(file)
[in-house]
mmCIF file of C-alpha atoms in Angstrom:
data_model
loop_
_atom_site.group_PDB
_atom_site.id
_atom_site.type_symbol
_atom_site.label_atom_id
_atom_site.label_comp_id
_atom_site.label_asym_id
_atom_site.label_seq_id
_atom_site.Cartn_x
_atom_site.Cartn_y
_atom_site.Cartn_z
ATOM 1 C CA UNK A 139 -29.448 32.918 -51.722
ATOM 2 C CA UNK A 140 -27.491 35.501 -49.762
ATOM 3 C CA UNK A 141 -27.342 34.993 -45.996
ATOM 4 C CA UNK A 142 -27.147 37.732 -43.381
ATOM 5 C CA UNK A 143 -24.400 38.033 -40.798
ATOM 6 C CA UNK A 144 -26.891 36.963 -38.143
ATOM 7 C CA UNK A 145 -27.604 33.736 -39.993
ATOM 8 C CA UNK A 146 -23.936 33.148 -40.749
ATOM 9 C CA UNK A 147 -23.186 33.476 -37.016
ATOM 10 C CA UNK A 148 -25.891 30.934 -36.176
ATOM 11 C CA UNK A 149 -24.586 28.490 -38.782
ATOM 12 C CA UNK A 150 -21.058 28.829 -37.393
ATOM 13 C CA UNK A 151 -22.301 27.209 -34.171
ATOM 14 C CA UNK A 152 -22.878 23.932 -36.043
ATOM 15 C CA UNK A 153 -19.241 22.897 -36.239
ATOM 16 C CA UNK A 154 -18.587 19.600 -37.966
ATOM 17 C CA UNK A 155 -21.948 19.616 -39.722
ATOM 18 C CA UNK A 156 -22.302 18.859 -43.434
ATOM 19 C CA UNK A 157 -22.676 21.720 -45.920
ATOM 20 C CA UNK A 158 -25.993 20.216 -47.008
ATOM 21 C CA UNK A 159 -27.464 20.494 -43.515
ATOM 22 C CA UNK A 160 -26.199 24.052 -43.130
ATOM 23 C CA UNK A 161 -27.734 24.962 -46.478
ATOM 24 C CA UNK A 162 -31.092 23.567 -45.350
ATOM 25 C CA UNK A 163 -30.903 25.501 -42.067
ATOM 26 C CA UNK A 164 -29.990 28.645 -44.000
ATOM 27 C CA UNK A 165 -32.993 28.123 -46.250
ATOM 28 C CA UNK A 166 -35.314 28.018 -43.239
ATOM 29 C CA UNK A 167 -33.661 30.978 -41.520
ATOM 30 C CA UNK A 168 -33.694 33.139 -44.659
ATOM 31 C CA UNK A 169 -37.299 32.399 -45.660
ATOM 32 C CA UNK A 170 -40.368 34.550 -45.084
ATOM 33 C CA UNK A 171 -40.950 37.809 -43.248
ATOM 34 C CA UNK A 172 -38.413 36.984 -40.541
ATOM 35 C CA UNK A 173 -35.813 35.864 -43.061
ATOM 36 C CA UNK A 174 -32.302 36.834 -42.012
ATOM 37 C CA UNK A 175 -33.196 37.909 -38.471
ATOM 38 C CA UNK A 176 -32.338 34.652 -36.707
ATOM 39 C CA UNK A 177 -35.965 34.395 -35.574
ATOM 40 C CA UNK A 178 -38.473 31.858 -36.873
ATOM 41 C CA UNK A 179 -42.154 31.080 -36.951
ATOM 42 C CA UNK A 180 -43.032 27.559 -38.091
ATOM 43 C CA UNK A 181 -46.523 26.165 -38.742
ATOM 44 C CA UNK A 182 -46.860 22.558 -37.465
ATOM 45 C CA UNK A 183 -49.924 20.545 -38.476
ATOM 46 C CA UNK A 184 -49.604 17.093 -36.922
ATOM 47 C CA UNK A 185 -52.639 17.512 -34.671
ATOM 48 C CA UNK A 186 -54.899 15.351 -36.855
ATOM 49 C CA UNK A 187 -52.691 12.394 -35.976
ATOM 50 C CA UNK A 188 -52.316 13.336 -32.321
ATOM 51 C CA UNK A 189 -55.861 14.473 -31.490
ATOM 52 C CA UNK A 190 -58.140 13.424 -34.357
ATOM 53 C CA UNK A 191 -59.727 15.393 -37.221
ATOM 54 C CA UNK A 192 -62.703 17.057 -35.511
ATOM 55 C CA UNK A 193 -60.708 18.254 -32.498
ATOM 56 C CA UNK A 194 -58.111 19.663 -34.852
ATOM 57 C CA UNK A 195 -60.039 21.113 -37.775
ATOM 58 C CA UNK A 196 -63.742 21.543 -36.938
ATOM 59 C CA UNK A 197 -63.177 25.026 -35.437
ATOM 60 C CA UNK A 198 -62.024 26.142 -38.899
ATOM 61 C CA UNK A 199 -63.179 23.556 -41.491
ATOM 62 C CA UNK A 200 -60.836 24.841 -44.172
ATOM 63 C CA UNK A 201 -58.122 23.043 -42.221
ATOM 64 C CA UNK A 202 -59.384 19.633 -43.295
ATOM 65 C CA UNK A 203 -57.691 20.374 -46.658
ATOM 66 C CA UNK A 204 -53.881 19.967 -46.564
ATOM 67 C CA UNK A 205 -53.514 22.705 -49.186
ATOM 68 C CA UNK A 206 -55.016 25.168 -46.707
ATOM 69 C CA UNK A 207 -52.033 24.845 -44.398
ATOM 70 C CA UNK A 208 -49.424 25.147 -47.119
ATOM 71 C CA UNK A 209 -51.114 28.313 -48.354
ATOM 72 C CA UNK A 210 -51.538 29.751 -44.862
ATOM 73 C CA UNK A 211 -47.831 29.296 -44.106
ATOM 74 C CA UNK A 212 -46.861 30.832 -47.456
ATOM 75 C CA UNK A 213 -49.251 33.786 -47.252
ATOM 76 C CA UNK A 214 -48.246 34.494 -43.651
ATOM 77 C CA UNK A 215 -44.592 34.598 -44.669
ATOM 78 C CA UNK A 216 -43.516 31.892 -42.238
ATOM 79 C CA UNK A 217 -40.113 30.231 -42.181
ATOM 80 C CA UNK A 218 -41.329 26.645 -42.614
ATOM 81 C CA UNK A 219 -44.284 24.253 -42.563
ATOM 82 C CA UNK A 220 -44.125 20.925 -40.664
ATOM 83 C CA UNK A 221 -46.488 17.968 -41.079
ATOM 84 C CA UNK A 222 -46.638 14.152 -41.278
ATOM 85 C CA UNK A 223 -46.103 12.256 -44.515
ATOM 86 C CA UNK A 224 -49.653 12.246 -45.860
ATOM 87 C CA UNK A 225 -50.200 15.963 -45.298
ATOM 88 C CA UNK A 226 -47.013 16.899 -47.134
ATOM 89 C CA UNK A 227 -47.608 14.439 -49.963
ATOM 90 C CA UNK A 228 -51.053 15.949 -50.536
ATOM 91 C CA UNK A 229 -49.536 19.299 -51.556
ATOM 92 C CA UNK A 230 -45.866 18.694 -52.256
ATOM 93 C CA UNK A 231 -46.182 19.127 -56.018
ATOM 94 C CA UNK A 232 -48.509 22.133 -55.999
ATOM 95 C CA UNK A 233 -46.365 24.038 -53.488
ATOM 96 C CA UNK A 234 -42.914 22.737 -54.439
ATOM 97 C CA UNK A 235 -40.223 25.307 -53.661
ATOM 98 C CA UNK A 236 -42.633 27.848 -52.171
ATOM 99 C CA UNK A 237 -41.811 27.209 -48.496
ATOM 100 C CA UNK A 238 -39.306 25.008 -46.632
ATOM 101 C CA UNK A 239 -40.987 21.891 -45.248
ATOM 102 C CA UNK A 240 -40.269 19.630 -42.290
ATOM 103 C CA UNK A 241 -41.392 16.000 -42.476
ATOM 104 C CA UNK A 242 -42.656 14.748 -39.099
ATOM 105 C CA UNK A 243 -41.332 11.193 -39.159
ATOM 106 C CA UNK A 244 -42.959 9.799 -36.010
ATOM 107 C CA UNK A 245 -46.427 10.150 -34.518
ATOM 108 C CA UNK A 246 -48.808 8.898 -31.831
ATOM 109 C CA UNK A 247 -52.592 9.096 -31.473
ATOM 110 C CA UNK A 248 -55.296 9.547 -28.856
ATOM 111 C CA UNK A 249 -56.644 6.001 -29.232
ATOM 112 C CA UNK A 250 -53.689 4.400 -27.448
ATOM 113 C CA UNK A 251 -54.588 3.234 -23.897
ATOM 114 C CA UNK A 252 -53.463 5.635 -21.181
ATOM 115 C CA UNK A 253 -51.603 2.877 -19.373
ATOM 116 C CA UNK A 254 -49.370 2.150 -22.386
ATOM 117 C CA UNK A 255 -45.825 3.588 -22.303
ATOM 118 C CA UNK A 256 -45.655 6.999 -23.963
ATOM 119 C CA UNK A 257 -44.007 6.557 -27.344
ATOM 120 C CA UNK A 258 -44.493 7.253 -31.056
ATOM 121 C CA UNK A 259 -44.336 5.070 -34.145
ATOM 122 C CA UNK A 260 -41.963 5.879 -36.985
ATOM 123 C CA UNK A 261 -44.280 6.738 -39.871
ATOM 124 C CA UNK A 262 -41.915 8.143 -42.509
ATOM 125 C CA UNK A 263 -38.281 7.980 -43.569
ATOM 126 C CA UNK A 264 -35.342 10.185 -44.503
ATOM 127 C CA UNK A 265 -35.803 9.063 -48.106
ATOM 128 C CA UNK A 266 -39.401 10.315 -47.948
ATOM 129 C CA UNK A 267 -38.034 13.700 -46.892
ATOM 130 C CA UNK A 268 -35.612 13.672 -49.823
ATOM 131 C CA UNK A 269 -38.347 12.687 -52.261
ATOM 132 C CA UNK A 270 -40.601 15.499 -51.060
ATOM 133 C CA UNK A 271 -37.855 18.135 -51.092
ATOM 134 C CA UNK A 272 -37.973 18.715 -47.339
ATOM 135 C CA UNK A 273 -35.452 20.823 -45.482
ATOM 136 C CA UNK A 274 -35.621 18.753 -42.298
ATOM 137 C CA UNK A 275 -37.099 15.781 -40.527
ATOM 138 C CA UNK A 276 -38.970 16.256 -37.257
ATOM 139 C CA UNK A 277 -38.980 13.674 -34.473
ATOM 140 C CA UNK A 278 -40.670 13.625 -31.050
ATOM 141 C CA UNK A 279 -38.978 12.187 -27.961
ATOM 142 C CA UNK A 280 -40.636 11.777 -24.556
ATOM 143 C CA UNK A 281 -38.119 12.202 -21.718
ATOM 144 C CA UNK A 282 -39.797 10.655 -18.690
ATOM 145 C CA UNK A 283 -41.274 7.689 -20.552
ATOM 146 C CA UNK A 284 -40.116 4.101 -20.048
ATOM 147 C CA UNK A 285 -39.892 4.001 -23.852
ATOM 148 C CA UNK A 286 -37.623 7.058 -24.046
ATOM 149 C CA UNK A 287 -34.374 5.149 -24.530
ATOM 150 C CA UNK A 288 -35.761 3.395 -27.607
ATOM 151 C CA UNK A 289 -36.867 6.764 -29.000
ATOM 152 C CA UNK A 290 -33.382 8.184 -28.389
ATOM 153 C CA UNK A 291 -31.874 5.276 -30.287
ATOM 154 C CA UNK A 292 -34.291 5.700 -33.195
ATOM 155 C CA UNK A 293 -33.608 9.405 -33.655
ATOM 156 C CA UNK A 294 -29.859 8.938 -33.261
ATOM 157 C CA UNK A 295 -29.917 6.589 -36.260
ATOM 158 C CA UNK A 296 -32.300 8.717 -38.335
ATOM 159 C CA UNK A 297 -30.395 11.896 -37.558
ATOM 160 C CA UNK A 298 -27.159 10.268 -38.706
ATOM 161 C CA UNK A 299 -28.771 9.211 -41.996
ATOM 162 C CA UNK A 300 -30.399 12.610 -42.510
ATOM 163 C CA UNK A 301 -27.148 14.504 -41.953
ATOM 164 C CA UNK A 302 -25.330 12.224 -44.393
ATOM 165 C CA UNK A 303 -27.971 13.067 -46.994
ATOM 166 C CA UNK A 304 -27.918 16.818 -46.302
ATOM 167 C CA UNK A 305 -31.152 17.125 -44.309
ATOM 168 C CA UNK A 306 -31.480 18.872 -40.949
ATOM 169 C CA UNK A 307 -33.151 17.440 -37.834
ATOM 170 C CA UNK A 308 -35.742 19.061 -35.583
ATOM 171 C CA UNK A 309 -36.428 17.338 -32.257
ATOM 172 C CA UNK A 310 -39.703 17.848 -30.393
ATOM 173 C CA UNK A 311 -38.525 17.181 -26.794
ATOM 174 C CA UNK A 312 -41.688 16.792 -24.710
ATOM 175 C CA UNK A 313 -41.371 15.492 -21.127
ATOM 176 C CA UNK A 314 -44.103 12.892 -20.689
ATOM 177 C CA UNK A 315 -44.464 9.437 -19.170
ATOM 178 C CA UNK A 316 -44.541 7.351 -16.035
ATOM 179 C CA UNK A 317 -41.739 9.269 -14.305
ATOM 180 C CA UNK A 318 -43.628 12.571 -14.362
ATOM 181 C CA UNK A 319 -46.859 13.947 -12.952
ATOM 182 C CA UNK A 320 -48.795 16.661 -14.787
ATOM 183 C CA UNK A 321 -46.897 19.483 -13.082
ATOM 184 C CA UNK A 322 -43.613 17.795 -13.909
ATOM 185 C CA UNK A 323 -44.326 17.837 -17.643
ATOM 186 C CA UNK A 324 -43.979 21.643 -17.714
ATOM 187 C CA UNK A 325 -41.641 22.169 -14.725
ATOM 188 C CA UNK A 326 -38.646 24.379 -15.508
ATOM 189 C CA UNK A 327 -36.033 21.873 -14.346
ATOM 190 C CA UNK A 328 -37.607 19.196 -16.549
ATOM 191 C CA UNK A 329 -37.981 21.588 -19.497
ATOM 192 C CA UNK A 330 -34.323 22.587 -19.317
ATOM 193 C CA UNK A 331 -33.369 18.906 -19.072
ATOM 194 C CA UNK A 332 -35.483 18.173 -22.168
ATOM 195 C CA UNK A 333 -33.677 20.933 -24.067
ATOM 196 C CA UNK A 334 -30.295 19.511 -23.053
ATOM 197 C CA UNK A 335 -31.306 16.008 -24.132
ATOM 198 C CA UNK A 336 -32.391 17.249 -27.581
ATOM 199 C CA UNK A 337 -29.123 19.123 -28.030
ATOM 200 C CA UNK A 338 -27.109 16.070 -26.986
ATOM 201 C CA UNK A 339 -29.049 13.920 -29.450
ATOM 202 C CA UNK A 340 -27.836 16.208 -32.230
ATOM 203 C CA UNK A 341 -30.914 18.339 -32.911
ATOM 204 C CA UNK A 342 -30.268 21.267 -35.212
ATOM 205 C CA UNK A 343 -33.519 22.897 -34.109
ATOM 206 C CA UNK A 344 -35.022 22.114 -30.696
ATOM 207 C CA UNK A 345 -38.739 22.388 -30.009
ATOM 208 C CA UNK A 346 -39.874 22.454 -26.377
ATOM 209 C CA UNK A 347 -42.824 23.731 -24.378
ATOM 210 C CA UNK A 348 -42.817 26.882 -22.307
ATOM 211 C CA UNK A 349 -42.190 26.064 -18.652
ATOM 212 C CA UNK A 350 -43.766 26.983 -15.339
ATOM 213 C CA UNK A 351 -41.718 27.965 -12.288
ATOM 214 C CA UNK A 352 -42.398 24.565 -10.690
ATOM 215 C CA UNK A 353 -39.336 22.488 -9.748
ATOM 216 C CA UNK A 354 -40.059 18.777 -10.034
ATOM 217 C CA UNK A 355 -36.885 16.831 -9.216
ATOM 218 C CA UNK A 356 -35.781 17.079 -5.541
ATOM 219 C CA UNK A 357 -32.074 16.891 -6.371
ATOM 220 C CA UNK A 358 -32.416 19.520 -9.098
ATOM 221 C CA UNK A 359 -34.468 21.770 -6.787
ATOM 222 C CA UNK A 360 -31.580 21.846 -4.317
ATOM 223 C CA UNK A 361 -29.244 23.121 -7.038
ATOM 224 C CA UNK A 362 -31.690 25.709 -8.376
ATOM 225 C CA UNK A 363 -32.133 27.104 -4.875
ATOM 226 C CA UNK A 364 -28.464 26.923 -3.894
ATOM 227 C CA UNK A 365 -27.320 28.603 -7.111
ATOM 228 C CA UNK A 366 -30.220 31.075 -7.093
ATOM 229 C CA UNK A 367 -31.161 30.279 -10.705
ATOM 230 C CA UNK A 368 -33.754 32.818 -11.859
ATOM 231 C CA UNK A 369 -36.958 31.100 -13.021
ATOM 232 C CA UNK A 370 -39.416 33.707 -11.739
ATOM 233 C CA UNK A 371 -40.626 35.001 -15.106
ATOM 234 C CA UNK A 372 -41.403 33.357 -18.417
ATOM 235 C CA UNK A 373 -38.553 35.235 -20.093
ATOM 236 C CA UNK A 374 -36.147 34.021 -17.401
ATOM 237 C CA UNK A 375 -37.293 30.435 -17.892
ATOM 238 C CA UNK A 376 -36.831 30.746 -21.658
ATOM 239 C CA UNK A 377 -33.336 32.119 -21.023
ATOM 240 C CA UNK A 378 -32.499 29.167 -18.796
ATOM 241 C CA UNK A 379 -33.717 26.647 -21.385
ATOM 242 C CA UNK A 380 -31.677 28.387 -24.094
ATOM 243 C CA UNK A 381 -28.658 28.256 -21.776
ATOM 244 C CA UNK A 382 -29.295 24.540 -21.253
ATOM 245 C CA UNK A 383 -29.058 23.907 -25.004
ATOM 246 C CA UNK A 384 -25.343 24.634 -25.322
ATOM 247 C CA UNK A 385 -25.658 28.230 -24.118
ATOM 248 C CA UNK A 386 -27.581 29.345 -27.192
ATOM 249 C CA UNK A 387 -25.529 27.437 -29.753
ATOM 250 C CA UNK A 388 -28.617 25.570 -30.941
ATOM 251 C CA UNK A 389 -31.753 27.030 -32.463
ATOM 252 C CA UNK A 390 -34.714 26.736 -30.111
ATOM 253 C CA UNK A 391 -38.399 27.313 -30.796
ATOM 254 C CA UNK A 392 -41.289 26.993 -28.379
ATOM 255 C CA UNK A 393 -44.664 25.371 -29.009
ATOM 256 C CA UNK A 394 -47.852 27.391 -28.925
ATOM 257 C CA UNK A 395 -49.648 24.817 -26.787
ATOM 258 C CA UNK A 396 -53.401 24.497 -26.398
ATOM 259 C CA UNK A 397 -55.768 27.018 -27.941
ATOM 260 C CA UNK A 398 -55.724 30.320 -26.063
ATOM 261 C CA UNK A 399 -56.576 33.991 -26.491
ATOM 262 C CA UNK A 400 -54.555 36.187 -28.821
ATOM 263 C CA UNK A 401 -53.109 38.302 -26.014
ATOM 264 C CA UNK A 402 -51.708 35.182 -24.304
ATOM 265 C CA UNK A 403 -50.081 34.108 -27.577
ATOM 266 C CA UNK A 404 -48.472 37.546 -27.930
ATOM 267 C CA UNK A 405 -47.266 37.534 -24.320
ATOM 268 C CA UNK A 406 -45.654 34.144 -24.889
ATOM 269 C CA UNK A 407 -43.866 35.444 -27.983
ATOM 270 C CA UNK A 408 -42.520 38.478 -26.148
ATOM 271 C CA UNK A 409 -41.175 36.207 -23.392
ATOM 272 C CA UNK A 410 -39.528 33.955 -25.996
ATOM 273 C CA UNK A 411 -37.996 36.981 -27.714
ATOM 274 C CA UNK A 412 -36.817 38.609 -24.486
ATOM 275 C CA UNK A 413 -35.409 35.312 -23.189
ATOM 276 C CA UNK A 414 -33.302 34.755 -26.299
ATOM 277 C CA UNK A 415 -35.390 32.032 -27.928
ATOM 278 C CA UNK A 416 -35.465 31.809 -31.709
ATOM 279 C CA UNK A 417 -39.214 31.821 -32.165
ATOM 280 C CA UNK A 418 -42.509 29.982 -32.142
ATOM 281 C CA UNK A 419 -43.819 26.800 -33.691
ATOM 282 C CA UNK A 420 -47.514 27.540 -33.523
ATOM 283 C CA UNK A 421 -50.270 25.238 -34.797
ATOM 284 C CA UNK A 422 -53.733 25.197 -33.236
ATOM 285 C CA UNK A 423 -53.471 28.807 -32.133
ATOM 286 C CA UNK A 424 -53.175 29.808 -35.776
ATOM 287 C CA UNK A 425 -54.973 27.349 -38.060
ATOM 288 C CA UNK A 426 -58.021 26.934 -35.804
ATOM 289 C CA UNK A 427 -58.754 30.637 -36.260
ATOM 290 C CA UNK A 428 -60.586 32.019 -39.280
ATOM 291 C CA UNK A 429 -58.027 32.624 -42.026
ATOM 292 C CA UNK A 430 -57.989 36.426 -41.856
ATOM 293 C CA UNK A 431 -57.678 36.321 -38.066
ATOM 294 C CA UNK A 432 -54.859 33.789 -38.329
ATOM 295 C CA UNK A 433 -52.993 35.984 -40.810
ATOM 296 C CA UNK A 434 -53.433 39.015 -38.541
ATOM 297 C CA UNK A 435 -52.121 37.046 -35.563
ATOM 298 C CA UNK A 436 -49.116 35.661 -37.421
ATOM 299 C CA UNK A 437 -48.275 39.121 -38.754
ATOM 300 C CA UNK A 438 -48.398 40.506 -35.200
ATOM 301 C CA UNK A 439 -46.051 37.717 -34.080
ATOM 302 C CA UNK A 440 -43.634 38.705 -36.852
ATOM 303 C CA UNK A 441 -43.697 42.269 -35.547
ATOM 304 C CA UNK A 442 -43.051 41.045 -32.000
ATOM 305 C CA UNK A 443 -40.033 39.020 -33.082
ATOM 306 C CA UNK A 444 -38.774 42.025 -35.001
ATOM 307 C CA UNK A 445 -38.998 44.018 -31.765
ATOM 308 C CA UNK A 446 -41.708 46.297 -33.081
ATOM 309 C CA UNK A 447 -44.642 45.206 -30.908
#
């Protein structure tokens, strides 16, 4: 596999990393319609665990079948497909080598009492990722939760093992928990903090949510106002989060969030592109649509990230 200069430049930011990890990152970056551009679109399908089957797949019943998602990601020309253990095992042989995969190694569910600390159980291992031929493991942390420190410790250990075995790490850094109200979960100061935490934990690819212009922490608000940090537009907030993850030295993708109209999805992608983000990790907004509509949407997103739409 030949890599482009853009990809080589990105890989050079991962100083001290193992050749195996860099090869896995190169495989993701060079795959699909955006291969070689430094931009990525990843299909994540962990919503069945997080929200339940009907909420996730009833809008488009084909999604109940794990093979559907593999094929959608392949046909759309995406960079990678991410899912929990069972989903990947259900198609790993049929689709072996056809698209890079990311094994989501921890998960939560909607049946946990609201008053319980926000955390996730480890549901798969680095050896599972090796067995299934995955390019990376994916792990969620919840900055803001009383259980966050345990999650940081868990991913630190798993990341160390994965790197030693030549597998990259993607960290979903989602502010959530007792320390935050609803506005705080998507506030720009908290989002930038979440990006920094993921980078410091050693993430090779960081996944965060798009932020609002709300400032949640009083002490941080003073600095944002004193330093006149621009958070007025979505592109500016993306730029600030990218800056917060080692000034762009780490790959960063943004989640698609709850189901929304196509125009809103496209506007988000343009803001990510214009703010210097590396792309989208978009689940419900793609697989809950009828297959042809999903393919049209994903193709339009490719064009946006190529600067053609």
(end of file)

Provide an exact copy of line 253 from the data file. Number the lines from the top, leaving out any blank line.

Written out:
ATOM 239 C CA UNK A 377 -33.336 32.119 -21.023